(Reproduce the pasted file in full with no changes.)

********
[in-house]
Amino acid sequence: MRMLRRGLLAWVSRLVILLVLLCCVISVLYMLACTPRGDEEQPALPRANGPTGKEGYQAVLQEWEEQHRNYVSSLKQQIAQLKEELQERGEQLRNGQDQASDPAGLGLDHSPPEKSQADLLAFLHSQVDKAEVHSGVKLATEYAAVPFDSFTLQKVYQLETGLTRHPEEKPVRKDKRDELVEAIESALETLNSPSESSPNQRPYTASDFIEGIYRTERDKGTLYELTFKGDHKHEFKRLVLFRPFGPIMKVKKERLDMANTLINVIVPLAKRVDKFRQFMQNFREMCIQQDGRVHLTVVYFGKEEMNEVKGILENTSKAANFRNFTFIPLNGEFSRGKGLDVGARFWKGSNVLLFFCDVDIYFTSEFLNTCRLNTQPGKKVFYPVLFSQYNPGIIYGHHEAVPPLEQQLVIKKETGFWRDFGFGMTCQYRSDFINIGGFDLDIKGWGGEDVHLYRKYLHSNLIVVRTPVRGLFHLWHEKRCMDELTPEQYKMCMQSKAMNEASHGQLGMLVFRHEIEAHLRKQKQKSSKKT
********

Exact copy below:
[in-house]
Amino acid sequence: MRMLRRGLLAWVSRLVILLVLLCCVISVLYMLACTPRGDEEQPALPRANGPTGKEGYQAVLQEWEEQHRNYVSSLKQQIAQLKEELQERGEQLRNGQDQASDPAGLGLDHSPPEKSQADLLAFLHSQVDKAEVHSGVKLATEYAAVPFDSFTLQKVYQLETGLTRHPEEKPVRKDKRDELVEAIESALETLNSPSESSPNQRPYTASDFIEGIYRTERDKGTLYELTFKGDHKHEFKRLVLFRPFGPIMKVKKERLDMANTLINVIVPLAKRVDKFRQFMQNFREMCIQQDGRVHLTVVYFGKEEMNEVKGILENTSKAANFRNFTFIPLNGEFSRGKGLDVGARFWKGSNVLLFFCDVDIYFTSEFLNTCRLNTQPGKKVFYPVLFSQYNPGIIYGHHEAVPPLEQQLVIKKETGFWRDFGFGMTCQYRSDFINIGGFDLDIKGWGGEDVHLYRKYLHSNLIVVRTPVRGLFHLWHEKRCMDELTPEQYKMCMQSKAMNEASHGQLGMLVFRHEIEAHLRKQKQKSSKKT